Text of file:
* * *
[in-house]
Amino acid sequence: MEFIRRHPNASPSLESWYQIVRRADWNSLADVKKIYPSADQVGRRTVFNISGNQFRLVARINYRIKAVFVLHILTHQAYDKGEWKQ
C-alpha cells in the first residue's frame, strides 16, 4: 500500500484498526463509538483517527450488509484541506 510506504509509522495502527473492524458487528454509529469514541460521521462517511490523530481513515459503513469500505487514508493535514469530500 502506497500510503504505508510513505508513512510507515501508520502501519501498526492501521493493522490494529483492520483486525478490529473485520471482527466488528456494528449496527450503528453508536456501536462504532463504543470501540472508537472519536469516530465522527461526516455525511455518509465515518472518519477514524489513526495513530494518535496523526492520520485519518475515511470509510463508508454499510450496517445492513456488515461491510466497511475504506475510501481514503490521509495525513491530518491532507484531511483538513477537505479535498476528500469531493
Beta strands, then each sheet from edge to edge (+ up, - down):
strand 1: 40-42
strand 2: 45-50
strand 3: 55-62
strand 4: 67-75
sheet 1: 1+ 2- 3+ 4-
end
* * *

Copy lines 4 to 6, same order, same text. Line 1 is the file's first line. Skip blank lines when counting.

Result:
Beta strands, then each sheet from edge to edge (+ up, - down):
strand 1: 40-42
strand 2: 45-50